5 key reasons for SA’s frustrating low-growth dilemma
In this Q&A, Sandile Malinga, Portfolio Manager at Prudential Investment Managers, explains some of the key reasons behind SA’s low growth environment.
Q: Historically, what have been the main factors detracting from South Africa’s growth potential?
A: The causes of our low-growth problem are structural in nature, and largely stem from our past and the way apartheid shaped the economy and our society. This is obvious from the 2018 World Bank report, which identified five key factors in our inability to achieve faster growth.
The first of these is insufficient skills. Before we can lift our growth rate and employment levels, we must improve our skills base. Too many people lack the appropriate skills necessary for the types of jobs available in our economy. Far too many are without any skills, and others need to be retrained.
The second cause is the skewed ownership of land and productive assets. The benefits of asset ownership are shared among only a small number of people and companies, making for fewer efficiencies, less spending and much lower growth than if most people were able to participate fully in the economy. There is a much lower “multiplier effect”, in which people with income spend money on goods, which in turn employs other people and gives other people income.
The third factor is low competition and low integration with regional and global value chains. Because South Africa was isolated during apartheid, this led to the development of massive conglomerates which dominated various sectors of the economy. Although these conglomerates have dissolved to a large extent, their remaining operations continue to exercise significant power in their industries, leaving high barriers to entry for new players. As such, there are only a few large companies in most sectors and little competition, leading to higher costs and inefficiencies than in many other countries. And because of our geographic location far away from most of the world’s large markets, and our historic isolation, it has not been easy for local companies to source cheaper inputs beyond our borders.
The fourth factor detracting from our growth potential is spatial inequality. Low income earners live very far away from where they work. This causes them to spend an inordinate amount of two precious resources, time and money, on transportation getting to and from work. This is key because it means they spend proportionately more on transport compared to higher income households, and they often do not have any income left over for improving their standard of living.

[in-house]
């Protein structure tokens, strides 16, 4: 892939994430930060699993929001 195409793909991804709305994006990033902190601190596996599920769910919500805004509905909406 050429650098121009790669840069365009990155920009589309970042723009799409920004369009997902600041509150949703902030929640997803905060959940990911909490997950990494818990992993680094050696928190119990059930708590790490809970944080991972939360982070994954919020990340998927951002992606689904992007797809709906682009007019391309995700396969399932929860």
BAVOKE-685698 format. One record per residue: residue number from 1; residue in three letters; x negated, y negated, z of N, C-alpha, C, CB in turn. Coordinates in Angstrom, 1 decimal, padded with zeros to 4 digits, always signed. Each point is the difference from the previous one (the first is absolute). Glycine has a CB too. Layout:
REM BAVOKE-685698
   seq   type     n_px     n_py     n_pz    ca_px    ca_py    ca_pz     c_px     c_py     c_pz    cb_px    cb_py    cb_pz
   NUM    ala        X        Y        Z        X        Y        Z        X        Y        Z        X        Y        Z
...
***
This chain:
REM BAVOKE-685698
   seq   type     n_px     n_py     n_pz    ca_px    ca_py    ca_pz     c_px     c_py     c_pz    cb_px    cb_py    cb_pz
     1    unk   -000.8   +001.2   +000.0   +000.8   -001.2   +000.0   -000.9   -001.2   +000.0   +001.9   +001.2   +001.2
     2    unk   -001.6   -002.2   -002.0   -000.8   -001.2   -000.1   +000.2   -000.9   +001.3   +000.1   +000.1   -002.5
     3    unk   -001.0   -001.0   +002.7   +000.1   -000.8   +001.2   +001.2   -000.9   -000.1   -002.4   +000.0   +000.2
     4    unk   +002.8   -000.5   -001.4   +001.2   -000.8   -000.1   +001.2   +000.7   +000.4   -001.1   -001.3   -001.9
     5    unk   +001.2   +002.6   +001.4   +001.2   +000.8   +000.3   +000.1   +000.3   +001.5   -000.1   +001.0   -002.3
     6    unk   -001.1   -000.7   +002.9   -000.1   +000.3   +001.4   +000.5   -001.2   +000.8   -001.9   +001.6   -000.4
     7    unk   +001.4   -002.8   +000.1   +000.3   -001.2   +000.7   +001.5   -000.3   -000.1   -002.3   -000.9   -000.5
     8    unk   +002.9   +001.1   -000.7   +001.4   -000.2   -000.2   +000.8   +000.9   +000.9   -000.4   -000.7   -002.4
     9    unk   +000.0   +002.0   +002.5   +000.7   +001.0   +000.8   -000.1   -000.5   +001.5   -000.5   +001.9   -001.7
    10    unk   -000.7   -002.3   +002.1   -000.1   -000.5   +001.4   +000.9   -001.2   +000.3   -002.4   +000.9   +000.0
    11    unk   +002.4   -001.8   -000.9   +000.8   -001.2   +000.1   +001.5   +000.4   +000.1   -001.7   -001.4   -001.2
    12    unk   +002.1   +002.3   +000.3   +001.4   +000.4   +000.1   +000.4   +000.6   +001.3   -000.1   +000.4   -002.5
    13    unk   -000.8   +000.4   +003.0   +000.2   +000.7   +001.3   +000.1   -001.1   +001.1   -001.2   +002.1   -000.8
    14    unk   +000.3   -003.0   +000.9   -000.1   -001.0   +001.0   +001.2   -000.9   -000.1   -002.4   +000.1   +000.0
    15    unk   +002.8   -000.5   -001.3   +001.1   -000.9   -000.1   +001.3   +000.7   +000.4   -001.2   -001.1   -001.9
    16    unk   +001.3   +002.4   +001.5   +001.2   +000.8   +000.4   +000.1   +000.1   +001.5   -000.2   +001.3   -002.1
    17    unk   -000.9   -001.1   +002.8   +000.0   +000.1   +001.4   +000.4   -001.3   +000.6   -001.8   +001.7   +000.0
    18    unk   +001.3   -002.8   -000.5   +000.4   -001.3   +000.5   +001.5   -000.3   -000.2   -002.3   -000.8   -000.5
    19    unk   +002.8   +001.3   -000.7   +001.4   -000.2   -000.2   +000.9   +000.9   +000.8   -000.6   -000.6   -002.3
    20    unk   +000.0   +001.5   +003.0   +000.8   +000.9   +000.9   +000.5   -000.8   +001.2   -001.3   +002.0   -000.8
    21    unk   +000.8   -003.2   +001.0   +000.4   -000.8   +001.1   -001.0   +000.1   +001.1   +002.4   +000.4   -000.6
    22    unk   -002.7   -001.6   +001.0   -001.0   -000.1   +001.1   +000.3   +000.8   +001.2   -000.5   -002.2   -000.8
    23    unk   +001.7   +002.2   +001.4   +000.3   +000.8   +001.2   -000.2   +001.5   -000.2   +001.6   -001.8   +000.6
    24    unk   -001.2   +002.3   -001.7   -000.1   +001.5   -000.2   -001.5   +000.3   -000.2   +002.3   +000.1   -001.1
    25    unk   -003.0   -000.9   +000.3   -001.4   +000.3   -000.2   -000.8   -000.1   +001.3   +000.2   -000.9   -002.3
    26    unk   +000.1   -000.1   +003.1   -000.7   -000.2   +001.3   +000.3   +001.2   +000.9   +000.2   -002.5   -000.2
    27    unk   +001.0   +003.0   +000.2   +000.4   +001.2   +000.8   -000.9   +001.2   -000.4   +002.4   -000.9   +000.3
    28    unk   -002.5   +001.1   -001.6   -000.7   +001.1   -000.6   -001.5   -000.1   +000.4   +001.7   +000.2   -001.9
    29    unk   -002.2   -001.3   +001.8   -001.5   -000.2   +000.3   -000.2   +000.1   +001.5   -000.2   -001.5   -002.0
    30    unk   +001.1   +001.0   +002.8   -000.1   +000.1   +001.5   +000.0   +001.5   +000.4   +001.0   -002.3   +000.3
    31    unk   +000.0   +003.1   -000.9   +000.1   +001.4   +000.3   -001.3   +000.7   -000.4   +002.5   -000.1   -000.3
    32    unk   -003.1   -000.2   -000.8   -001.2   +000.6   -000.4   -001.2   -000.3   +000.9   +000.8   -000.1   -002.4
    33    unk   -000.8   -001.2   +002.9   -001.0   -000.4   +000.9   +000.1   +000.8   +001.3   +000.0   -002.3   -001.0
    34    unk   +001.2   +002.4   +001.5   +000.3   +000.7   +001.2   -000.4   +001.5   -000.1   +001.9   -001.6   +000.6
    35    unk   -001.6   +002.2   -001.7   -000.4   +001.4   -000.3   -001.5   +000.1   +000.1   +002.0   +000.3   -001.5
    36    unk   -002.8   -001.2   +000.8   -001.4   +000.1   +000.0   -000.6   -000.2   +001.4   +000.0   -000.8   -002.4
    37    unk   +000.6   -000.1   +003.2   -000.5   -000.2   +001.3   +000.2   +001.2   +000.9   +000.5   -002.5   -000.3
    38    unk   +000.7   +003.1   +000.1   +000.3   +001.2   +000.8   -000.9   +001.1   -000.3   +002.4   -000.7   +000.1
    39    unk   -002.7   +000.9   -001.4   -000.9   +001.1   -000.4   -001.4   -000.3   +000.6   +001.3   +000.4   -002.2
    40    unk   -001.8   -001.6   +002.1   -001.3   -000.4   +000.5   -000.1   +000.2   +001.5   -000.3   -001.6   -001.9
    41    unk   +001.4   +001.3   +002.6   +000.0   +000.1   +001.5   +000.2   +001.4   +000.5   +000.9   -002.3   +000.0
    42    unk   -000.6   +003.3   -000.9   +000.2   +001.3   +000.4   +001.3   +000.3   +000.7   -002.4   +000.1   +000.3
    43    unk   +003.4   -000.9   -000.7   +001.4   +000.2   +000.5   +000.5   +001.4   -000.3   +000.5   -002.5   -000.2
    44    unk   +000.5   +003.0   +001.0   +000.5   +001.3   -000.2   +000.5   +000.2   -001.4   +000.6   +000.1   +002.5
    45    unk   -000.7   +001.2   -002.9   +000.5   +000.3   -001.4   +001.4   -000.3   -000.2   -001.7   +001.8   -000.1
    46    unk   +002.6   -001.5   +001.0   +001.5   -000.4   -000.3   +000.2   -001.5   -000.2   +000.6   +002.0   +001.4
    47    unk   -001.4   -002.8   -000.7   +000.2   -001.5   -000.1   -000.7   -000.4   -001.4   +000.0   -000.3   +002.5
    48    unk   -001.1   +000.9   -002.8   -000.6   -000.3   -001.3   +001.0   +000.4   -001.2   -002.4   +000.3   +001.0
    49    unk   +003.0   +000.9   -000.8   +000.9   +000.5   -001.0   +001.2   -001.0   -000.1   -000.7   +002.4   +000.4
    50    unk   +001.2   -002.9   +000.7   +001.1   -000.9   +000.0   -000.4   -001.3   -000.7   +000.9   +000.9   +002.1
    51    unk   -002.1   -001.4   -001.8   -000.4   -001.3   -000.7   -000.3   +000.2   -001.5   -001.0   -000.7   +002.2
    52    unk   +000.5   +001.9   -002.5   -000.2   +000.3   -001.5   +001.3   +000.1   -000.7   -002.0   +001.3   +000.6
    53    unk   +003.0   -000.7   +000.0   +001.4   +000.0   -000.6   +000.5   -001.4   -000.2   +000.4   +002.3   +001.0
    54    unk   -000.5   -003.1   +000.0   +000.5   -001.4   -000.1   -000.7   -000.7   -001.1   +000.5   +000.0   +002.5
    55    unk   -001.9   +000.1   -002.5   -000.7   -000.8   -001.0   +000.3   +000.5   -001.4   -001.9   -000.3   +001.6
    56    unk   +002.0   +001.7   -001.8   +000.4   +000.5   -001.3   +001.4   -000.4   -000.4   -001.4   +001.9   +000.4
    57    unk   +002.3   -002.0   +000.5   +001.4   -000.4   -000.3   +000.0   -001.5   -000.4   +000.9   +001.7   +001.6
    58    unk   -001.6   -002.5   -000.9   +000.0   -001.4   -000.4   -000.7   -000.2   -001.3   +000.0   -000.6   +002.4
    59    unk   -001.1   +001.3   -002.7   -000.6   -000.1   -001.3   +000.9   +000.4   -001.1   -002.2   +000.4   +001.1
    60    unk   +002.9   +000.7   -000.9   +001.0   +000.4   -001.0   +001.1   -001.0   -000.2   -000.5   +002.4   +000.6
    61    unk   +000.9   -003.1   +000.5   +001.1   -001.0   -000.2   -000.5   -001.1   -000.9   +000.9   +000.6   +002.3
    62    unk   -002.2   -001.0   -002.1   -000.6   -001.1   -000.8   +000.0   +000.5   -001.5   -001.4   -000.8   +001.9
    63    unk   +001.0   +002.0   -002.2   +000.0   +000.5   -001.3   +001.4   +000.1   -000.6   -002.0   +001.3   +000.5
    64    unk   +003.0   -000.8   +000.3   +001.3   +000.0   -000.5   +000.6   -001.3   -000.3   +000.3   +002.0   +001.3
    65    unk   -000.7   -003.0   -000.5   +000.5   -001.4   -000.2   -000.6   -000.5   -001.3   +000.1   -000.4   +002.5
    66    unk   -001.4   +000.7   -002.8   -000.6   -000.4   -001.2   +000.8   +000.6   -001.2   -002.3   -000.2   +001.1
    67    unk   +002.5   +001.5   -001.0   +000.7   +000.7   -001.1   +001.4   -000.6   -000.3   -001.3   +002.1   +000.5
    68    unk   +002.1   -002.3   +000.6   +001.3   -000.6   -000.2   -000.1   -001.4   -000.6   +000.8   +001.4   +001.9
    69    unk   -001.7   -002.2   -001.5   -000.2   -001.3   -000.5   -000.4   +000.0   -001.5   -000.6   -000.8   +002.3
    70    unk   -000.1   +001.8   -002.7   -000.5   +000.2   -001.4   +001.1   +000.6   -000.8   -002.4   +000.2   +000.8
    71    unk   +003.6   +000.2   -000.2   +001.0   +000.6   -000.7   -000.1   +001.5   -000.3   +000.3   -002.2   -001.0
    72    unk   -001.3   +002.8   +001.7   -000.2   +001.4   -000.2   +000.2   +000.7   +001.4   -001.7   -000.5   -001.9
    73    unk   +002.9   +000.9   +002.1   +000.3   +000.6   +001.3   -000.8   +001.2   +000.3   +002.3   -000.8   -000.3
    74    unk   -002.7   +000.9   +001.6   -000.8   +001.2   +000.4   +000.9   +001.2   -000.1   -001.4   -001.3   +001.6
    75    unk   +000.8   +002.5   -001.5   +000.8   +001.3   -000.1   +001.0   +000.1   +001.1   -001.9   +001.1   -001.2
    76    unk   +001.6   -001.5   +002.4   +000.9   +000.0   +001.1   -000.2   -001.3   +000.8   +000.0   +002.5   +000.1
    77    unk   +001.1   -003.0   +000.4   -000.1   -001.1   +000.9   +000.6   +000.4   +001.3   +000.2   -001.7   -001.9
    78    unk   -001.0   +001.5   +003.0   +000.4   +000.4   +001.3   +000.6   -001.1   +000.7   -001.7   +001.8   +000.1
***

The fifth and final cause is that South Africa is susceptible to climate shocks. The most recent examples of these are the flooding in KwaZulu-Natal, which resulted in the loss of life and property, the fires in Knysna and Cape Town, and the drought. As a water-scarce country, we are very susceptible to climate change, and shocks from this are already having - and will continue to have - a negative impact on economic growth.
Q: What are we doing to address these factors? Do we have plans in place?
A: South Africa doesn’t suffer from a lack of plans – the government has had a number of plans over the years to address these structural issues like GEAR, and most recently the National Development Plan (NDP). The NDP identifies many developmental goals, the achievement of which would go a long way to correcting these problems. In fact, if the government were able to implement and achieve only 2 or 3 of these goals over the next 3-5 years, we could potentially add at least 1 percentage point to our growth rate and help remove structural constraints. However, implementation has proved to be exceptionally difficult, due partly to a lack of political will, partly to insufficient funds and partly to the negative consequences and costs they could have in the short- to medium term. Countries undergoing structural reform will always suffer some short-term pain before they see the longer-term gains. We can only hope that Cyril Ramaphosa’s new government makes economic reform a priority, as he has pledged.
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